The victory saw Nunes add Cyborg’s featherweight championship to her own bantamweight belt, a world title she successfully defended twice in 2019 with convincing wins over Holly Holm and then Germaine de Randamie.

Overall record: 19 wins (13 knockouts, 3 submissions, and 3 decisions) against 4 losses (2 knockouts, 1 submission, and 1 decision).

16: Patricio Freire — Bellator MMA featherweight.

Record this year: 2 wins (1 knockout and 1 decision).

Freire has had a helluva year as he became a dual champion in May, annexing Michael Chandler’s Bellator lightweight world title and adding it to his Bellator featherweight championship, which he defended in the opening round of the Bellator featherweight grand prix in September.

Bloody Elbow called Freire’s win over Chandler “perhaps the finest” of his 15-year career, despite the controversial stoppage.

He then threatened to knock out the UFC lightweight champion Nurmagomedov, but he will have his hands full with the continued grand prix, with a quarterfinal against Pedro Carvalho in March 2020.

Overall record: 30 wins (10 knockouts, 11 submissions, and 9 decisions) against 4 losses (1 knockout and 3 decisions).

15: Stipe Miocic — UFC heavyweight.

Record this year: 1 win (1 knockout).

Miocic’s return to the elite has some, admittedly small, similarities to Anthony Joshua.

Like Joshua, Miocic pursued an immediate rematch with the man he lost his heavyweight title to. Like Joshua, his patience and self-belief ensured he became a two-time heavyweight champion, albeit in mixed martial arts rather than boxing.

Miocic was knocked out in the first round when he first fought Daniel Cormier in July 2018. Then, 13 months later, he won it back with a comeback beatdown of Cormier so resolute it earned him a “performance of the night” bonus.

The victory over Cormier saw Miocic attract praise as the greatest heavyweight in UFC history from the ESPN reporter Brett Okamoto, the former UFC light heavyweight champion Tito Ortiz, and Jon Jones, who has held the UFC light heavyweight title every year since 2011.

Overall record: 19 wins (15 knockouts and 4 decisions) against 3 losses (2 knockouts and 1 decision).

14: Manny Pacquiao — Welterweight boxer.

Record this year: 2 wins (2 decisions).

It belies logic that Pacquiao, who has a young man’s fighting style, is still competing at a high level at age 41.

In 2019, he rolled back the years to dominate Adrien Broner in January before knocking Keith Thurman down en route to a decision win.

He is the WBA welterweight world champion, 21 years after winning his first championship.

Overall record: 62 wins (39 knockouts, 23 decisions) against 7 losses (3 knockouts, 4 decisions).

13: Errol Spence Jr. — Welterweight boxer.

Record this year: 2 wins (2 decisions).

One of the most talented boxers in the world, Spence fought twice in 2019, outclassing the multiweight campaigner Mikey Garcia at AT&T Stadium in Texas in March before outgunning Shawn Porter in a fight-of-the-year contender at the Staples Centre in Los Angeles in September.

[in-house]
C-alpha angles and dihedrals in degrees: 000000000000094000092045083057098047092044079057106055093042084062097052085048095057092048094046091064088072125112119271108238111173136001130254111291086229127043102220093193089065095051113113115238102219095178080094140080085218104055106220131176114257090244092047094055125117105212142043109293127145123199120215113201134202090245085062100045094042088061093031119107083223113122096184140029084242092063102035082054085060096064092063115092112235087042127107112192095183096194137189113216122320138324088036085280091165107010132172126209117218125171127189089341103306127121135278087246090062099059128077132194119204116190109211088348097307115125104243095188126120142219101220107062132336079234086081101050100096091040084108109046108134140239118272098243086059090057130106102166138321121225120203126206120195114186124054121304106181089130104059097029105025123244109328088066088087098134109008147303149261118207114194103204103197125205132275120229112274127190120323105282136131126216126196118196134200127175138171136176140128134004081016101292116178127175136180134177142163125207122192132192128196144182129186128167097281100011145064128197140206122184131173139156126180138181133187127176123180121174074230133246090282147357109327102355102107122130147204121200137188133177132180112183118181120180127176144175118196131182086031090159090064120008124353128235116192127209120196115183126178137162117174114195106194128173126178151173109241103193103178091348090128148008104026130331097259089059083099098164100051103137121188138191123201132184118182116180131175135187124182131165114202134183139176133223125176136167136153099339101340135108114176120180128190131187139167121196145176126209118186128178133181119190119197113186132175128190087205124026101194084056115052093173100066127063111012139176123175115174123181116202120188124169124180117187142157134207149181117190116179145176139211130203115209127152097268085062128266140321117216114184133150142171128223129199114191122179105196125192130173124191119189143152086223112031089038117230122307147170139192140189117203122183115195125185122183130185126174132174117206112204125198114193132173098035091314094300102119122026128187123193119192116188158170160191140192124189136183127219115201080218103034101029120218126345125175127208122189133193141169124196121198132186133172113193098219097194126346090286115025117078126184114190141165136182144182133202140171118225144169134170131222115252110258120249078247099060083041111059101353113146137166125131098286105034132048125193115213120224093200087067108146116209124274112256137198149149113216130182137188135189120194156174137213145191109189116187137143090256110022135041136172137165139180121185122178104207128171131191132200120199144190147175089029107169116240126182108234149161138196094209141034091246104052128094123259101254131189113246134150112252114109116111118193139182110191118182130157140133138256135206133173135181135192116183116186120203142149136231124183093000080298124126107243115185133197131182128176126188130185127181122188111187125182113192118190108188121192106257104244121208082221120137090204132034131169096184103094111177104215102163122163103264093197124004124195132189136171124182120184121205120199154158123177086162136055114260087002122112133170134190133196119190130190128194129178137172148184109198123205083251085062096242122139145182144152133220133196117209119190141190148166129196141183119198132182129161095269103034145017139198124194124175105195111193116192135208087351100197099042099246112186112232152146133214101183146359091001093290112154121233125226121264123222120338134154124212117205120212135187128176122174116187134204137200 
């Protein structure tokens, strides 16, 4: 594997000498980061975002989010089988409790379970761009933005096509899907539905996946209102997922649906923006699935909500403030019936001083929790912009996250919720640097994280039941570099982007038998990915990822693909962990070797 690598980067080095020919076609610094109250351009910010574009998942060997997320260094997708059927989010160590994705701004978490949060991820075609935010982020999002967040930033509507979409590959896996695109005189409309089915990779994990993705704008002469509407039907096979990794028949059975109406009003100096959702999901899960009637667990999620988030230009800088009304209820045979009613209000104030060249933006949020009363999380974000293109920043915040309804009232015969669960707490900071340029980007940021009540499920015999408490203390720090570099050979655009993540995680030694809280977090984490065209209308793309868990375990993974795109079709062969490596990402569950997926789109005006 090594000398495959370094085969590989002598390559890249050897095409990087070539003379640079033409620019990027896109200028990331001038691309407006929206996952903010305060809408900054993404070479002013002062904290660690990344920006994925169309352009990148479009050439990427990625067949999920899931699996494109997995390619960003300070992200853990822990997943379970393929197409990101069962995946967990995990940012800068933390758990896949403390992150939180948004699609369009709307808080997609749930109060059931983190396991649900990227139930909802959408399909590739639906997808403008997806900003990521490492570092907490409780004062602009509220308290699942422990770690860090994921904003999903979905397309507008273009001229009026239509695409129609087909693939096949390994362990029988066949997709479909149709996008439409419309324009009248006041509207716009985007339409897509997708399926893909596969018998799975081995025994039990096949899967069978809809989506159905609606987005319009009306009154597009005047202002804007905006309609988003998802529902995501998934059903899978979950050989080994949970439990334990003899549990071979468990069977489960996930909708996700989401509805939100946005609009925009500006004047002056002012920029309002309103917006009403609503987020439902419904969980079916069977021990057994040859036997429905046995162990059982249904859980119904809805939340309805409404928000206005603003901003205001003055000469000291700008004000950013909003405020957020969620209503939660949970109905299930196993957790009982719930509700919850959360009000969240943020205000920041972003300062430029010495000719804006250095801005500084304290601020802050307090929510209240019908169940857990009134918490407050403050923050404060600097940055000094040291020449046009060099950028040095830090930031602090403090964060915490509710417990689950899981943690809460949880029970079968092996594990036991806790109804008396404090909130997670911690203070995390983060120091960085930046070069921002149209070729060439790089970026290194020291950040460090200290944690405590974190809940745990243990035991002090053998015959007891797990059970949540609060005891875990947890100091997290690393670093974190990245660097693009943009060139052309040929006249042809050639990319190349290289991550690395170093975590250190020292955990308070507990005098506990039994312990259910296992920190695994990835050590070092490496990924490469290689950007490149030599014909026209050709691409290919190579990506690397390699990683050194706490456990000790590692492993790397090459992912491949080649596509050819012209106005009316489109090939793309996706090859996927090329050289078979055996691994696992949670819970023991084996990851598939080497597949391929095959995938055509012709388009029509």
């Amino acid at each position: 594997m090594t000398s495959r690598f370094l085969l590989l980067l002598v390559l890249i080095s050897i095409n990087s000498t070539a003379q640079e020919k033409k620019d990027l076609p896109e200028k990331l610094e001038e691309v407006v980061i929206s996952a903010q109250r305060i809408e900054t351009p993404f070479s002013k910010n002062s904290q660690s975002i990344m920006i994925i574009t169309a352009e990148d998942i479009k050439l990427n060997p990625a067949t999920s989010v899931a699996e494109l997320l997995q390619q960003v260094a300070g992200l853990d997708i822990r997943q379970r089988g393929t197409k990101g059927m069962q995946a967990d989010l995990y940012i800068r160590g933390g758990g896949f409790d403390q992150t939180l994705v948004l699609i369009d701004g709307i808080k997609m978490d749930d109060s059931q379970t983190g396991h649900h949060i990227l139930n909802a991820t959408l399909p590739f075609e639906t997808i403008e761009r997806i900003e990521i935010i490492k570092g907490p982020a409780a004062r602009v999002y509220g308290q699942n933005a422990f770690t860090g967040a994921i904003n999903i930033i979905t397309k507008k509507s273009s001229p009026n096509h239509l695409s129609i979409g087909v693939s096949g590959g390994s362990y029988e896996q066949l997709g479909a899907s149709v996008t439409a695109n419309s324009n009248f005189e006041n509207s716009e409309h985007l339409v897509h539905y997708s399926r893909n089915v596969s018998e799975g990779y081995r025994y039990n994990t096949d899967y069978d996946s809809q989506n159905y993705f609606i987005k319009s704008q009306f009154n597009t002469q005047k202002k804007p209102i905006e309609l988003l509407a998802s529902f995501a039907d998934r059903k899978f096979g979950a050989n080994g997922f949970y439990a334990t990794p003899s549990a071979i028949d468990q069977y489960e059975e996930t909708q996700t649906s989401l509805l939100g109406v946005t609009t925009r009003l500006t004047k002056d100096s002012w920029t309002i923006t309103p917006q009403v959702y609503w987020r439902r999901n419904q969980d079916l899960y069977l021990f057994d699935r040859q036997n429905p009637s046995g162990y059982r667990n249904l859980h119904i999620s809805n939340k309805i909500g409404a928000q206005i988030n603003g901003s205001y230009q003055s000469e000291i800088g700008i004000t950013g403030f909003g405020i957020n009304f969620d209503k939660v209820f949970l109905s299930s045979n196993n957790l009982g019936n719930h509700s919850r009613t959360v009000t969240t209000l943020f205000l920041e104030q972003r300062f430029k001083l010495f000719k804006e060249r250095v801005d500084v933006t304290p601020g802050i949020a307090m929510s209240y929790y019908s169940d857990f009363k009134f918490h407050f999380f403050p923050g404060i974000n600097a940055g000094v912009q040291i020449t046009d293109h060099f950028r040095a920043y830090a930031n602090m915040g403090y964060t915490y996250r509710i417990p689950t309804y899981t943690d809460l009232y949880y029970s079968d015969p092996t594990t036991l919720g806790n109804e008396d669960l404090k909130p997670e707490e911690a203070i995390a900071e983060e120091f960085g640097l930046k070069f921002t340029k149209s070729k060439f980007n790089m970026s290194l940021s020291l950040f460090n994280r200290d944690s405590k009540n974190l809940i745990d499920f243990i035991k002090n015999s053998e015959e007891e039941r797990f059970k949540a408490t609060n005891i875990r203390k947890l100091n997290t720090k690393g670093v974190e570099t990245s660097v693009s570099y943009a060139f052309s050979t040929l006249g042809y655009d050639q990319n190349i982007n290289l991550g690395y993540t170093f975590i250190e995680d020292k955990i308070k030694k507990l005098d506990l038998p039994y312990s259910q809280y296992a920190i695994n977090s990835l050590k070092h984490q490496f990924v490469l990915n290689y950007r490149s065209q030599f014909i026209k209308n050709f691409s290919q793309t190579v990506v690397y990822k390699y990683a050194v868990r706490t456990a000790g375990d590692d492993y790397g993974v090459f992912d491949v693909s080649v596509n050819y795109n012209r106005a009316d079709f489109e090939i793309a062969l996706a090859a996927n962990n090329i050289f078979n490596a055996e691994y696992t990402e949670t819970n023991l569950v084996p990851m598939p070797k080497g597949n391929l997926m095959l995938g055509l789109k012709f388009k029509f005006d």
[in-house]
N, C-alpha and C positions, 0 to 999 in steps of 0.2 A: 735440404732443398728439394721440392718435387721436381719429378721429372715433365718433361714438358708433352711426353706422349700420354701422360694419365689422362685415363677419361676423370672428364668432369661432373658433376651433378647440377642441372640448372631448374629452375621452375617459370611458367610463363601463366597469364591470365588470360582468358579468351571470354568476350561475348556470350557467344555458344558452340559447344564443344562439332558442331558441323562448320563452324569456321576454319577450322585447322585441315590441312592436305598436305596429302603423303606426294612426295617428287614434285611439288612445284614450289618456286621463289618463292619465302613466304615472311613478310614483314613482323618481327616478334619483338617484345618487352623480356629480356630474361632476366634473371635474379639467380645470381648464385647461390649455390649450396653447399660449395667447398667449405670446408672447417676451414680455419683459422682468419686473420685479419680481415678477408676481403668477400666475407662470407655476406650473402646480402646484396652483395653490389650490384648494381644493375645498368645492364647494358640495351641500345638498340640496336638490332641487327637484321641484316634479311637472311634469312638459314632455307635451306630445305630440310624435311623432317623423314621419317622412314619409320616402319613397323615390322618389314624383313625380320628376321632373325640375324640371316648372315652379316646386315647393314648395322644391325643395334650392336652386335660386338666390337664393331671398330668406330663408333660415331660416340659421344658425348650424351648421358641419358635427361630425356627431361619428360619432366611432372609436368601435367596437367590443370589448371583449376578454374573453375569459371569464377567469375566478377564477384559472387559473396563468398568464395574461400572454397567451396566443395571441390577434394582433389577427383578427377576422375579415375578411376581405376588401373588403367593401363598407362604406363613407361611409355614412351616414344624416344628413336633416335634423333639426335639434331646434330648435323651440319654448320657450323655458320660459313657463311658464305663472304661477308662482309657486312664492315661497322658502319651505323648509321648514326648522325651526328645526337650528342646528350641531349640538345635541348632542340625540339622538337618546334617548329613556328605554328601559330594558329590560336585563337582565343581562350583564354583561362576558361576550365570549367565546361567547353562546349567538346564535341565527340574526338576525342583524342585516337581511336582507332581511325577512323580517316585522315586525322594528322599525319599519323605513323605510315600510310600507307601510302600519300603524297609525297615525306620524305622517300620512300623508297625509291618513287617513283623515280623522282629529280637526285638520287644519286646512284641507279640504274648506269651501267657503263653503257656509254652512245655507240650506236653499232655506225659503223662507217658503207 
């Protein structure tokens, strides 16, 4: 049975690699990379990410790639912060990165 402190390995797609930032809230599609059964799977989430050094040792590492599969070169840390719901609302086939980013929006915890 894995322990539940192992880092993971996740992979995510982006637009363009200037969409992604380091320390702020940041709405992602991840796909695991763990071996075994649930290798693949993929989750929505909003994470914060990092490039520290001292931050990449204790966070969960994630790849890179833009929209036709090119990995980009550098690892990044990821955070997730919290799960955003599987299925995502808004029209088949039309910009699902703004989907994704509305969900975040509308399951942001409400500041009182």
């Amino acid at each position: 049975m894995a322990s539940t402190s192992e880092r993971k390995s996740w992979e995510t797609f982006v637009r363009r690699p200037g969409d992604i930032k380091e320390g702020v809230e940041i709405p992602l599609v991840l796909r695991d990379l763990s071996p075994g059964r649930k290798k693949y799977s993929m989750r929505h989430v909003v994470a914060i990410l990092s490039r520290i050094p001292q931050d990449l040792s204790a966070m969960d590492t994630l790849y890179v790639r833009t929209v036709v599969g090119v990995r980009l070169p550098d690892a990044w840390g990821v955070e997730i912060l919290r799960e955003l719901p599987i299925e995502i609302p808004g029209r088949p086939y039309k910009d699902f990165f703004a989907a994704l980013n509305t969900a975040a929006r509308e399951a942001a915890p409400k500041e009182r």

Overall record: 26 wins (21 knockouts, 5 decisions), unbeaten.

12: Zhang Weili — UFC women’s strawweight.

Record this year: 2 wins (1 decision then 1 knockout).

Zhang, 30, began the year with a unanimous decision win against Tecia Torres at UFC 235 in March.

Almost six months later, she won the UFC strawweight world title with a first-round finish over the reigning champion Jessica Andrade, earning a performance-of-the-night bonus, and became China’s first champion in UFC history – in Shenzhen, China, no less.

Overall record: 20 wins (10 knockouts, 7 submissions, and 3 decisions) against 1 loss (1 decision).

11: Alexander Volkanovski — UFC featherweight.

Record this year: 2 wins (2 decisions).

Volkanovski’s impressive three-round decision win over Jose Aldo at UFC 237 in Brazil in May was bettered only when he outpointed the long-reigning UFC featherweight champion Max Holloway with an authoritative stand-up strategy consisting of expert footwork, fluid feints, and intuitive distance management.

Overall record: 21 wins (11 knockouts, 3 submissions, 7 decisions) against 1 loss (1 knockout).

10: Amanda Serrano — Women’s featherweight boxer.

Record this year: 2 wins (1 knockout then 1 decision).

Serrano followed up her first-round stoppage over Eva Voraberger in January with a dominant 10-round decision over the blood-and-guts New York warrior Heather Hardy.

Serrano’s rival Katie Taylor was dubbed women’s fighter of the year by some writers. However, Taylor struggled in her summer bout against Delfine Persoon, which Hardy told Business Insider that Taylor did not deserve to win – Persoon had done enough to not lose.

Serrano has been more dominant than Taylor, winning multiple world titles in multiple weight classes, and she became the first athlete to beat Hardy in a boxing fight – a superior victory than any on Taylor’s record this year.

Overall record: 37 wins (27 knockouts, 10 decisions) against 1 loss (1 decision).

9: Douglas Lima — Bellator MMA welterweight.

Bellator MMA

Record this year: 2 wins (1 knockout then 1 decision).

The Muay Thai expert Lima is one of the toughest welterweights across the entire MMA spectrum, and he proved that with his highlight-reel knockout over the flash and flamboyant British fighter Michael “Venom” Page before overcoming Rory MacDonald in October.

The MacDonald victory is one of Lima’s crowning moments in his career, as it saw him win the Bellator MMA welterweight title for a third time while also winning the Bellator grand prix in what is a wildly competitive division for the Hollywood fight firm.